The first argumentis that the B4 have conflicts of interestwhen they are allowed to keep both audit and non-audit businesses under the same body. According to these allegations, the audit services are used as a gateway to enter the market for other services. Non-audit services provide the majority of the B4’s income. The image below summarizes the distribution of income from audit and non-audit services.
Such a conflict of interest can be removed if the audit and non-audit departments of the businesses are separated and operate as individual bodies. They can still share some resources, such as information technology (IT).
The second argument for the breakup of the big four relates to increasing competition in the industry. The following image shows the market share of the big four as compared to the next five industries for the years 2013-17.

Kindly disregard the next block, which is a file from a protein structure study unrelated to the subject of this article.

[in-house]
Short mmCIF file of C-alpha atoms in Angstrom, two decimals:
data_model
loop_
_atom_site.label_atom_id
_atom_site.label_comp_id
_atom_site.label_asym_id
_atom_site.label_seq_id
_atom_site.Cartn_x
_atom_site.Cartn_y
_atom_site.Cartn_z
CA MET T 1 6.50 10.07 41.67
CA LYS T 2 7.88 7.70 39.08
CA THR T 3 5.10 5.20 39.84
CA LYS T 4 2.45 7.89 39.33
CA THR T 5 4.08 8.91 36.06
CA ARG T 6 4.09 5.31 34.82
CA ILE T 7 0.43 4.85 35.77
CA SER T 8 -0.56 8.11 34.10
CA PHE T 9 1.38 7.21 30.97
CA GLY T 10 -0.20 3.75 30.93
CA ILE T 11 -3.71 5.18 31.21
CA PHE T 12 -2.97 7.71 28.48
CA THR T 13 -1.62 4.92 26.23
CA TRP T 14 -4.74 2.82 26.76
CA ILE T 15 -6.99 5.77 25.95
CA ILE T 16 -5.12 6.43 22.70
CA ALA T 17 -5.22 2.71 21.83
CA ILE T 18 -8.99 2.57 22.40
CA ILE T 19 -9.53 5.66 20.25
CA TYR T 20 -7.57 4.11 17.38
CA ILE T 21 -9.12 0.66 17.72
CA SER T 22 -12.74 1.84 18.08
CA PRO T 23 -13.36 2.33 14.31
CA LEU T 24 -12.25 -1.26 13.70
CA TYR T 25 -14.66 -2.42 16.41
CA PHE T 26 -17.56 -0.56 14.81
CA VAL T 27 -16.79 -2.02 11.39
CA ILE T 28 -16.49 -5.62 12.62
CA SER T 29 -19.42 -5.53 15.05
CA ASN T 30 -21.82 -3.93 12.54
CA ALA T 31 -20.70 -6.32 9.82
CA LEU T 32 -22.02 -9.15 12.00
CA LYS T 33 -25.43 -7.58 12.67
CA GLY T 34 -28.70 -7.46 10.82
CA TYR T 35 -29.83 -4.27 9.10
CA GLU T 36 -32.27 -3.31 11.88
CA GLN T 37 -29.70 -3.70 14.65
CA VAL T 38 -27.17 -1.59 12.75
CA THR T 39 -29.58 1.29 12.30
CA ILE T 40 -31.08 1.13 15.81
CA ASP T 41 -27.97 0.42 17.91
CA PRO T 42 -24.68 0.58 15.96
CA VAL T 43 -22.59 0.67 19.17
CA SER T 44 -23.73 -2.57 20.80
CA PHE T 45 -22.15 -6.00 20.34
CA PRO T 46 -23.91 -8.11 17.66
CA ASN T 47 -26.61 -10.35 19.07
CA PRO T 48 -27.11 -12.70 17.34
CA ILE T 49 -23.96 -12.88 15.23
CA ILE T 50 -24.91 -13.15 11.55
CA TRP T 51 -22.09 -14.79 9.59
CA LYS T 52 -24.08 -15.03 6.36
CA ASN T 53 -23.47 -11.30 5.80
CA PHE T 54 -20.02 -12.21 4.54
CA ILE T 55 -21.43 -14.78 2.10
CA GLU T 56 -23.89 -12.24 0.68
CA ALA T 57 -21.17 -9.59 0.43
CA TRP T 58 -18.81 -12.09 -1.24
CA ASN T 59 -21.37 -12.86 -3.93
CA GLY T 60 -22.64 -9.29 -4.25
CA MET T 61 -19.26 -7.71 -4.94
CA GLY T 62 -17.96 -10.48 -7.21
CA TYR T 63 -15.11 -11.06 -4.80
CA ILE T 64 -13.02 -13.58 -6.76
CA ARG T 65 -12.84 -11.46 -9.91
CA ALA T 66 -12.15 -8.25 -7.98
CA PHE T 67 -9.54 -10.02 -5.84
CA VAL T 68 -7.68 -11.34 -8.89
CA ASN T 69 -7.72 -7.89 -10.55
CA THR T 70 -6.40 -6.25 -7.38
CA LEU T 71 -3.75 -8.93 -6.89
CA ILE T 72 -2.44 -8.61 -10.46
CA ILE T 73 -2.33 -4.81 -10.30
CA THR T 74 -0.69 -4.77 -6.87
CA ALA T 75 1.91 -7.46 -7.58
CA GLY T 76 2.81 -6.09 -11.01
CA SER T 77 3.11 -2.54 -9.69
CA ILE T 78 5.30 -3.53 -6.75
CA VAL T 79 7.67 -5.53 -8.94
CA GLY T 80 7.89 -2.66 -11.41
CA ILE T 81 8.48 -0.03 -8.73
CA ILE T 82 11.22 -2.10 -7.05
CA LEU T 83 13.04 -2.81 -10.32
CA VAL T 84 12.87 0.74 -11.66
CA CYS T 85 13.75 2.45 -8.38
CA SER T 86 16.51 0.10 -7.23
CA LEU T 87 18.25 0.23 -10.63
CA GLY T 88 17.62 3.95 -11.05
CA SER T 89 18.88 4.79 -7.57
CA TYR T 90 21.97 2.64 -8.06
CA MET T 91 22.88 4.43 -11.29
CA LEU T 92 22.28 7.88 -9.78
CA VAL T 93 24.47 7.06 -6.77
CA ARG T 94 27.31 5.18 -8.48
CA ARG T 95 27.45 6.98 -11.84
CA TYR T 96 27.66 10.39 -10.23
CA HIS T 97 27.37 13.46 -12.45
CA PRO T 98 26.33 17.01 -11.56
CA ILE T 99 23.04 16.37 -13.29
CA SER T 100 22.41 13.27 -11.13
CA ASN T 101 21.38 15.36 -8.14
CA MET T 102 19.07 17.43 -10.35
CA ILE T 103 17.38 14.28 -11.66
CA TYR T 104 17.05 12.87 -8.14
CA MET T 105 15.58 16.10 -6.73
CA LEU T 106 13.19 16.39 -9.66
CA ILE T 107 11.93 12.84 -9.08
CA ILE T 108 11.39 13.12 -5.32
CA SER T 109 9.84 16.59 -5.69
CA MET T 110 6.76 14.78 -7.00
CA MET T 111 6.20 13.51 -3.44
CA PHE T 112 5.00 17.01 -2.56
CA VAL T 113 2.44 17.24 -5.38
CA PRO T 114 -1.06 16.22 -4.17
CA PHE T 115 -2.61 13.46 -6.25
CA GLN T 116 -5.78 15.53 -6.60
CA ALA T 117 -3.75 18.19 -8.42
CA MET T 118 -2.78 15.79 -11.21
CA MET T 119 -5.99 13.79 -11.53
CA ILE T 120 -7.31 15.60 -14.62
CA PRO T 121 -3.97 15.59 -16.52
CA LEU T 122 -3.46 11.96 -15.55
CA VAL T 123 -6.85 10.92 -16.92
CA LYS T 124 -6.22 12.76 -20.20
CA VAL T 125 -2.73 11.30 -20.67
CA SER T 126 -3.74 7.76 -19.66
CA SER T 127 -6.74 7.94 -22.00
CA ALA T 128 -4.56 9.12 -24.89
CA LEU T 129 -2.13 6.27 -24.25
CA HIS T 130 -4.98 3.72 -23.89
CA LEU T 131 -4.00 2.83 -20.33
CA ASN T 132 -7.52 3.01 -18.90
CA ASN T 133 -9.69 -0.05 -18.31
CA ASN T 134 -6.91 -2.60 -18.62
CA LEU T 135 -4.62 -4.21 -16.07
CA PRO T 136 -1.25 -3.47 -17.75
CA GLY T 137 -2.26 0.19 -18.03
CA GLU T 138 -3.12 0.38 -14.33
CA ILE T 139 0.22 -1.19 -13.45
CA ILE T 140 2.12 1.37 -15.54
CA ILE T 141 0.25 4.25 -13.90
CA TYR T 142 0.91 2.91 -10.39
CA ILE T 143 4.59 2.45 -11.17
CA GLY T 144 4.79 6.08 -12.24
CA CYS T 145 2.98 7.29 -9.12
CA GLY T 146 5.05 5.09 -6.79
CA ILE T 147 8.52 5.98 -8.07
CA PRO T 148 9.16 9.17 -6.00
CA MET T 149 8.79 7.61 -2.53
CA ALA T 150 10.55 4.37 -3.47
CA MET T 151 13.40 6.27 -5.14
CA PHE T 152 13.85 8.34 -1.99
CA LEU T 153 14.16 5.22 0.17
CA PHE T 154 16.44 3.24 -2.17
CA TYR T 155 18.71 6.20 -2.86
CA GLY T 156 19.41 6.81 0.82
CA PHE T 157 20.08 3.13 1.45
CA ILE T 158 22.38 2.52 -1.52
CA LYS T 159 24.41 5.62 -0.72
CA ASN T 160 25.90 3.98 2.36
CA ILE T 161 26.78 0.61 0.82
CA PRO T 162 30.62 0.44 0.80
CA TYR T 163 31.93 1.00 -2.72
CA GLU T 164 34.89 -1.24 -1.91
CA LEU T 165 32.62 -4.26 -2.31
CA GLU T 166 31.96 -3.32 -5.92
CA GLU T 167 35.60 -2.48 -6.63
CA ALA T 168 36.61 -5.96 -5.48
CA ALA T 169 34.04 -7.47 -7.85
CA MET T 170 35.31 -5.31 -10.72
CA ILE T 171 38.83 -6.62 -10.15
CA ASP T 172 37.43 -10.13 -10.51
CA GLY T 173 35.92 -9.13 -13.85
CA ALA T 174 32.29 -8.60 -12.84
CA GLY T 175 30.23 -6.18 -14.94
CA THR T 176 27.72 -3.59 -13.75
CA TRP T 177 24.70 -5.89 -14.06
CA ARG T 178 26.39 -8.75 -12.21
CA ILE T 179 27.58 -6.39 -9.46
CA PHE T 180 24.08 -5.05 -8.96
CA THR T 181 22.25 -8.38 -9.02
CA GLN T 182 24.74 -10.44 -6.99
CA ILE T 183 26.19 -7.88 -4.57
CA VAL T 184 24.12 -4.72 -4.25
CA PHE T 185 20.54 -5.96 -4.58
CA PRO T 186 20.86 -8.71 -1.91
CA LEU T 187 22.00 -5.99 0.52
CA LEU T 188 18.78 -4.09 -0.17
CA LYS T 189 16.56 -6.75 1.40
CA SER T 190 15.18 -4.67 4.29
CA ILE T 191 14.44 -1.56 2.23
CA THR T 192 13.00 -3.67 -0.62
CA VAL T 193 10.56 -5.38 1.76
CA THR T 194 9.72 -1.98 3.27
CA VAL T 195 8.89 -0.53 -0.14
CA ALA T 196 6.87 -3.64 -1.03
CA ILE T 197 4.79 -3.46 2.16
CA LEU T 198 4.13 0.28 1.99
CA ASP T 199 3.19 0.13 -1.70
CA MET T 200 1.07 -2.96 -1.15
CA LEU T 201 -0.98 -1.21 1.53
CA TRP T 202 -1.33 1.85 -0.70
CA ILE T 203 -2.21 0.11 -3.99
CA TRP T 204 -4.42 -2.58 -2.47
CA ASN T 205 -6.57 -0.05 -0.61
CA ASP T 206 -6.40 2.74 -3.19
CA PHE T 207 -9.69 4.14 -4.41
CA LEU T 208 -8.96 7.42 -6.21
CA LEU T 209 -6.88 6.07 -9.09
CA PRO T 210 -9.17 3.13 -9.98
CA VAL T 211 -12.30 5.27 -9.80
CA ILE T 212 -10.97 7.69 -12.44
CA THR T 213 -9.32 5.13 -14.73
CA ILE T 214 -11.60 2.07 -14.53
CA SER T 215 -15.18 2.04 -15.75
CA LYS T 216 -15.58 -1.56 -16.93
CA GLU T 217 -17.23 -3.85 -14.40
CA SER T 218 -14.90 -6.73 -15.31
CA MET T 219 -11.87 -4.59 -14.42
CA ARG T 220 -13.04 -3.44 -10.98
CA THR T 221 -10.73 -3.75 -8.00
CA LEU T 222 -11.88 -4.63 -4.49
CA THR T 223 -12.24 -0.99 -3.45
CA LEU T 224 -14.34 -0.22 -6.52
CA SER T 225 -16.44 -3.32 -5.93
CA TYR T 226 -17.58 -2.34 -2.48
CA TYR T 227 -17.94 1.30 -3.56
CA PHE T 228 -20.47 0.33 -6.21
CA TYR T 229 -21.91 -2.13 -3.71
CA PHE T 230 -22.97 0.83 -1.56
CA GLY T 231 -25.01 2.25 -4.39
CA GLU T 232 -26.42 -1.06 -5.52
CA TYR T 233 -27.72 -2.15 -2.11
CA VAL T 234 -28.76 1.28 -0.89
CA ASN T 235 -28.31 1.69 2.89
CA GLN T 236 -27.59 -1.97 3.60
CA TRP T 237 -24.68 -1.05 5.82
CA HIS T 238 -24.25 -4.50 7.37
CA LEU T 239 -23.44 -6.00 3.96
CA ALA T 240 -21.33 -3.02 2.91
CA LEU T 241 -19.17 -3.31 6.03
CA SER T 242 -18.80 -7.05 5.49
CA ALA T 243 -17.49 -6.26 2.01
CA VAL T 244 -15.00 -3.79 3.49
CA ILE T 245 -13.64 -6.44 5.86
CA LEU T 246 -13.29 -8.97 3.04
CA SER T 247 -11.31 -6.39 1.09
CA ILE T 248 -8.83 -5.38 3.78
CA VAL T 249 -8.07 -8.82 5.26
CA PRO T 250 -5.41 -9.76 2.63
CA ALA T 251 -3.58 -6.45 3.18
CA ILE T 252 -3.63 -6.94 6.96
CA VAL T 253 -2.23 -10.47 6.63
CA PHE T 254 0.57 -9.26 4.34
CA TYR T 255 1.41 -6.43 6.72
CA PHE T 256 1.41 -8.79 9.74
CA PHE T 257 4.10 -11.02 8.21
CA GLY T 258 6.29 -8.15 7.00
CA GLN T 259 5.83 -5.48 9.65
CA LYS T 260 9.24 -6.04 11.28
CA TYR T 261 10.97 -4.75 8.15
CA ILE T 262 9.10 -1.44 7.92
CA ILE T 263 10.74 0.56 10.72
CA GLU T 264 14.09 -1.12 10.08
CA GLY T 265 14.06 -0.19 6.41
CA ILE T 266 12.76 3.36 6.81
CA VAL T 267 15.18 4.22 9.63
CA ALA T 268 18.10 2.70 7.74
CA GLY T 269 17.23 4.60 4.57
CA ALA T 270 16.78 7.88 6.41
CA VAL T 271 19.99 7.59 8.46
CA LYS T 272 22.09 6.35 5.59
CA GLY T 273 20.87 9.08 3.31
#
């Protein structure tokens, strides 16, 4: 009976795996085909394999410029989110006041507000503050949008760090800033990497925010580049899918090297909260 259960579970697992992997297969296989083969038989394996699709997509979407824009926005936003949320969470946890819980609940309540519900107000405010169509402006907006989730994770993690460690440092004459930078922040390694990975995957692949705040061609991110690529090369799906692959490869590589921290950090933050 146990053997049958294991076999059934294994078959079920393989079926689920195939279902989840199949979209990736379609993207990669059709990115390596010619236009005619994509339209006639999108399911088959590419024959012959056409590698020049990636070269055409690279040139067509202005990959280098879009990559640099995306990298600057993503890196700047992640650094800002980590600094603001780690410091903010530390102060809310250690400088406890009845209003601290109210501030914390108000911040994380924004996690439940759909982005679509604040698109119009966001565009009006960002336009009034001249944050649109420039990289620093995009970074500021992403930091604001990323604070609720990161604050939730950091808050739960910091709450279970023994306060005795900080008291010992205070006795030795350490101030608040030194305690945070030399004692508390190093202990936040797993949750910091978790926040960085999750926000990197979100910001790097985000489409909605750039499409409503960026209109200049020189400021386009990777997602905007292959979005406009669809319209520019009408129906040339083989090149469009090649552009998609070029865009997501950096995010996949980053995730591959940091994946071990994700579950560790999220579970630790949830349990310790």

The above image clearly shows that the B4 have consistently maintained their dominance in the industry. Such dominant power can lead to possibilities of collusion and monopsony. Collusion could see the companies in a possible price-fixing scenario, while monopsony could lead to sub-optimal wages for the workers employed by the B4. A breakup would reduce the probability of such welfare-damaging agreements.
The third argumentrests on specializationin terms of work culture. An audit work culture approaches the customer with an eye of suspicion, while a non-audit culture has to approach the customer with an attitude of service and empathy. Therefore, it is argued that separating the two types of teams would make it easier for both of these businesses to perform their desired functions. Although these arguments sound convincing, they have to be weighed against the possible repercussions of breaking up the B4.